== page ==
COLUMBUS, OH.- Bureau for Open Culture, Columbus College of Art & Design, presents Of Other Spaces, on view through April 25, 2009 with artists Mary Jo Bole, Michael Brown, Alain Bublex, Robert Buck, Gregory Crewdson, Dan Graham, Candida Höfer, Guillaume Leblon, Laura Lisbon, Gordon Matta-Clark, Eva Meyer and Eran Schaerf, Laurent Montaron, Marylène Negro, TJ Norris and Scott Wayne Indiana, Sarah Schönfeld, Maya Schweizer, Suzanne Silver, Christian Tomaszewski, Clemens von Wedemeyer, Jane and Louise Wilson. The exhibition was curated by James Voorhies.
Of Other Spaces explores how space affects human behavior and experience. The exhibition asks us to consider the ways in which spaces are charged with authority, and both serve and suppress our actions and ways of relating. The concept of “other spaces” is inspired by the philosophy of Michel Foucault, especially his thoughts on social relations and cultural practices expressed in the intersection of space, architecture, and history. In a rarely cited 1967 text by Foucault, entitled [“Of Other Spaces, Heterotopias,”] he introduces what he calls heterotopias--different or other spaces.
Hospitals, prisons, schools, libraries, museums, fairgrounds, cinemas, beaches, cemeteries, gardens, hotel suites, train stations, and even mirrors have the potential to be other spaces. Other spaces are essentially virtual. They function in accordance with personal memories, associations, experiences, and imaginings that one has of these very real sites. By making common practices strange, Foucault’s writing often initiates conversations about habitual actions, in this case, in relation to space. The collection of works of art on exhibit here and the reprinting of Foucault’s text on “heterotopias” in the exhibition catalogue form the visual and philosophical catalyst for thinking about the function and meaning of space in everyday life.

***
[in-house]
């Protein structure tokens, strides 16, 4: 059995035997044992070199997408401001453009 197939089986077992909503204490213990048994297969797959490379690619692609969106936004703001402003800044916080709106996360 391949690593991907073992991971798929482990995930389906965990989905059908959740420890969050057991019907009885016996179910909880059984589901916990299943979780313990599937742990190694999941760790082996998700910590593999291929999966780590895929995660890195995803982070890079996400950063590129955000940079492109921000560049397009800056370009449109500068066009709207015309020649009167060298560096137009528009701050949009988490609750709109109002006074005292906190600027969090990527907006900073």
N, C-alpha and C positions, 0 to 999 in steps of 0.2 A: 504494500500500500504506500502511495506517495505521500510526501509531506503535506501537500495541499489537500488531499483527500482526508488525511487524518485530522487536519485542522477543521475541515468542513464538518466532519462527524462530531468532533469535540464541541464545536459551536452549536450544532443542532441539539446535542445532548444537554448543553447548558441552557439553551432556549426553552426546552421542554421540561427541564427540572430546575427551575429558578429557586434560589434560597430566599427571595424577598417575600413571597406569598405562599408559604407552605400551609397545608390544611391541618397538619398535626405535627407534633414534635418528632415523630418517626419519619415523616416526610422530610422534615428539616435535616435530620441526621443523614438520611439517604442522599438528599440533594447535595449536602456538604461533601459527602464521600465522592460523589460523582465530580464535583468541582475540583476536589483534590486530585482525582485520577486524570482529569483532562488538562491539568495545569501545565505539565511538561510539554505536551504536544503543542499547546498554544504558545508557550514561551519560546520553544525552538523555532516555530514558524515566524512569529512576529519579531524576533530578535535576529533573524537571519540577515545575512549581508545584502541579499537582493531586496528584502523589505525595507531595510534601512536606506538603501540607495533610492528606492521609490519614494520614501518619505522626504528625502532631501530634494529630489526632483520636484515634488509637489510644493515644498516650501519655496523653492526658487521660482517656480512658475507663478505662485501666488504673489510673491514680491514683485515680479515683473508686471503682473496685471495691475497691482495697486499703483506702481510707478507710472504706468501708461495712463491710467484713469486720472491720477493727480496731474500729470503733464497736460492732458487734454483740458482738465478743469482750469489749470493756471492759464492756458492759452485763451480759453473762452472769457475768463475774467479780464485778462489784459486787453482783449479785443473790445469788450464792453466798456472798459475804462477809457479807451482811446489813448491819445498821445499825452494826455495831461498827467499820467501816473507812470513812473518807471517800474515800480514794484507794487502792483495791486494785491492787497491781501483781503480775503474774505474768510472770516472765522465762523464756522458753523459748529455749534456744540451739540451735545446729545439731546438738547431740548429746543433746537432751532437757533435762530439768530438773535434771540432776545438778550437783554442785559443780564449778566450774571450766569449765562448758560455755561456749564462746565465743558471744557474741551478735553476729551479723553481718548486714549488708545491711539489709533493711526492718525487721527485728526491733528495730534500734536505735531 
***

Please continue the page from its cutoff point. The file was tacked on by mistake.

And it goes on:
Of Other Spaces continues a discussion on the origins, uses, histories, influences, and current and past activities that accompany our personal experiences of space.
An integral part of this exhibition includes a screening of She Might Belong to You (2007) by Eva Meyer and Eran Schaerf, Metropolis, Report from China (2006) by Maya Schweizer and Clemens von Wedemeyer, and Will there be a sea battle tomorrow? (2008) by Laurent Montaron at the film/video theater at Wexner Center for the Arts.